- Intangible religious benefits. Religious organizations do not need to estimate the value of religious benefits or describe them in greater detail than “intangible religious benefits.” However, not all services and goods given by these organizations count as intangible. For example, routine free church attendance would qualify as an intangible benefit, whereas having travel expenses for a mission paid would not.
As you start planning for the end of the year, consider seeking out a nonprofit legal consultant early in case you run into any gray areas or need a professional opinion to determine if something counts as unrelated business income, insubstantial, or tax deductible. Doing so will help you compile your year-end donation recents and get them to your donors faster than doing it alone.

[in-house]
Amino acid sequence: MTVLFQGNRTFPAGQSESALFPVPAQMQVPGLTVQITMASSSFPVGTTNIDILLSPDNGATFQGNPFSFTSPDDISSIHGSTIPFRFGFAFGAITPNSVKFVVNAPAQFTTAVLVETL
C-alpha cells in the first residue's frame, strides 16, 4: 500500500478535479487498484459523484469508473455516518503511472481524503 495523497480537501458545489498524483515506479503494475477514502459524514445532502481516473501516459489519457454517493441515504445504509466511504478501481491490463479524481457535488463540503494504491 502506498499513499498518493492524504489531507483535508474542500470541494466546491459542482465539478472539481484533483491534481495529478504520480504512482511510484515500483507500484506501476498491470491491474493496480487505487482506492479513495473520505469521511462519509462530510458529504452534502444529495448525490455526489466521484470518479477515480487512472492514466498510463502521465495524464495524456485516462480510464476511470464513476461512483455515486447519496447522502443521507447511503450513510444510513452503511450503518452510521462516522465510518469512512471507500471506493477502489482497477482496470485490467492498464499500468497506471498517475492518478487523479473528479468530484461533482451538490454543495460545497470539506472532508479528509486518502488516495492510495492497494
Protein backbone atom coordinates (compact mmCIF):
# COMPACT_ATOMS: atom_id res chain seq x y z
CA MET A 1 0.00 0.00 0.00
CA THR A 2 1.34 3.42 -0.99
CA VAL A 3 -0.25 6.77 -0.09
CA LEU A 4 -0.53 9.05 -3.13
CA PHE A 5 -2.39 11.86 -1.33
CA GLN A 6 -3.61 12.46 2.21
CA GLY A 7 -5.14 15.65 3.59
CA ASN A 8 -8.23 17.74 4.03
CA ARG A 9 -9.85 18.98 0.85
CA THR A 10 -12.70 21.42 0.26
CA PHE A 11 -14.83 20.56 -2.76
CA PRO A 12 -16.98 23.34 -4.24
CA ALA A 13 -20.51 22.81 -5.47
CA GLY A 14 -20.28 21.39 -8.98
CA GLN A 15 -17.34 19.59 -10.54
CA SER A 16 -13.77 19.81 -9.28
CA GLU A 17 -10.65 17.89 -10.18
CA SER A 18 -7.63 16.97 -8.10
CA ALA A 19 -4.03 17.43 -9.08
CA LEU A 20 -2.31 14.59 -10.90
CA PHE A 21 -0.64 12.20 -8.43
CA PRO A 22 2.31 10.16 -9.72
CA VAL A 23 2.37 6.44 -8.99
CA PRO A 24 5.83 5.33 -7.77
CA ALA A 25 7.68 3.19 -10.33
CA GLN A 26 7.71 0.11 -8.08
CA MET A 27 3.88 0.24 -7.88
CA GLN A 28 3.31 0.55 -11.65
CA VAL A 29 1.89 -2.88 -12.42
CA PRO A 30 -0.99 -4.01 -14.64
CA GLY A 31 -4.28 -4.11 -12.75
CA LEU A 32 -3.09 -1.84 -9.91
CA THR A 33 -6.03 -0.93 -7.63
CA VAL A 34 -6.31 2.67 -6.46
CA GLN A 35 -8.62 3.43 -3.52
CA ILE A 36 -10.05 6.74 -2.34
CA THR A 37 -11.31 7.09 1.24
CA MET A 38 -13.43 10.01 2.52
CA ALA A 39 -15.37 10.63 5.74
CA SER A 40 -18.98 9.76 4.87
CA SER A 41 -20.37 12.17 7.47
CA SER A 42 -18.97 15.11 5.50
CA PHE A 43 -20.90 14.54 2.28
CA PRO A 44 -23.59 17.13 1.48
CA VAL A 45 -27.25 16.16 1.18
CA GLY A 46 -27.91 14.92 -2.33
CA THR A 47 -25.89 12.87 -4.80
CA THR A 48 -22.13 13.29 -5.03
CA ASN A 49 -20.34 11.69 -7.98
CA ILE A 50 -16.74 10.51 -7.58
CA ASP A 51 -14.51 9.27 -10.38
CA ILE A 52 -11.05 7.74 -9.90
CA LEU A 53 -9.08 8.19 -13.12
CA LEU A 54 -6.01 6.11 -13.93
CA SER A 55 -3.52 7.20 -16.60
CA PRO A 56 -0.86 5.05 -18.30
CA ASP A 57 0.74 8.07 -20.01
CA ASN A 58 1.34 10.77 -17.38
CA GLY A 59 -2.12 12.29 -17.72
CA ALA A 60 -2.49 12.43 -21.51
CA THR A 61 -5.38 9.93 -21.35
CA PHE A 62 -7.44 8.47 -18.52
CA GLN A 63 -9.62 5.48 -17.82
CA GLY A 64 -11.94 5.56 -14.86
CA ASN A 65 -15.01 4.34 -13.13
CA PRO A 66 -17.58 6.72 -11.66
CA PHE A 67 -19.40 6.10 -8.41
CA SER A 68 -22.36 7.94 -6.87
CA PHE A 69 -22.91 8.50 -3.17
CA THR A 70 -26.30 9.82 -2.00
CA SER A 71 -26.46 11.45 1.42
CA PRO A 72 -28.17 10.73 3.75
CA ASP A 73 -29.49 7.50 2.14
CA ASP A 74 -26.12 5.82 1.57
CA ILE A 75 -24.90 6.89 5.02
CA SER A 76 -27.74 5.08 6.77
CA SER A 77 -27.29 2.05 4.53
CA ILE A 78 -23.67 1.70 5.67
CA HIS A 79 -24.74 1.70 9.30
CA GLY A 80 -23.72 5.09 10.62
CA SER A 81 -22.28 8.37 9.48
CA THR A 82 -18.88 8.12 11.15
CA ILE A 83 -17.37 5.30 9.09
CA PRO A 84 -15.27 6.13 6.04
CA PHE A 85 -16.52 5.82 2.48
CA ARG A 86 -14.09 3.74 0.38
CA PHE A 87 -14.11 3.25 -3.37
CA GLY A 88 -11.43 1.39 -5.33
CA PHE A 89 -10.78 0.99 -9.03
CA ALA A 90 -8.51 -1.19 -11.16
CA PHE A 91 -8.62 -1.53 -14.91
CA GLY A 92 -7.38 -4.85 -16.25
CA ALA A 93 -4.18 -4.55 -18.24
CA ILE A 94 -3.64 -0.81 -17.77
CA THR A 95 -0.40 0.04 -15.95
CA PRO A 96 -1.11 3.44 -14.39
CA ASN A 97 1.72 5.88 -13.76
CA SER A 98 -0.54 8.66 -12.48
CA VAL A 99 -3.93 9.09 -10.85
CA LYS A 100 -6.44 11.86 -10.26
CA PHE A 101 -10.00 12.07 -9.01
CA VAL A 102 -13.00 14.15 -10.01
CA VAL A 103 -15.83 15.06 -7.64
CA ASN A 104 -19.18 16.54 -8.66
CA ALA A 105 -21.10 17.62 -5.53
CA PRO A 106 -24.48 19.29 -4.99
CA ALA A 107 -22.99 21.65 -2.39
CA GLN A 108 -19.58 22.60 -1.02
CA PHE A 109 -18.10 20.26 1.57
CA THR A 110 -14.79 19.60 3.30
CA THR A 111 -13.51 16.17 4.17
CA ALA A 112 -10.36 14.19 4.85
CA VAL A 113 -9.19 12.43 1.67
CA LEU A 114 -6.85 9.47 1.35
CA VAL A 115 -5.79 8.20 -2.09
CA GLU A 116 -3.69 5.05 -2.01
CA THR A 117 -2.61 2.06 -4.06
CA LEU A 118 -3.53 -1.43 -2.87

Donation receipts play a key role in helping nonprofits maintain transparency, while also helping both nonprofits and donors keep their finances organized, especially during the busy year-end season. Many aspects of donation receipts are relatively straightforward, though there are some complications that may arise. In these cases, consider using a nonprofit legal consulting service to correctly document your donation receipts to maintain legal compliance and goodwill with donors.
Dr. Stephen Urich is the CEO of Labyrinth, Inc., an organization that assists charitable organizations with all aspects of charity state registration and compliance. He is also a Certified Public Accountant and specializes in nonprofit accounting. He has been working in the nonprofit sector for 25 years.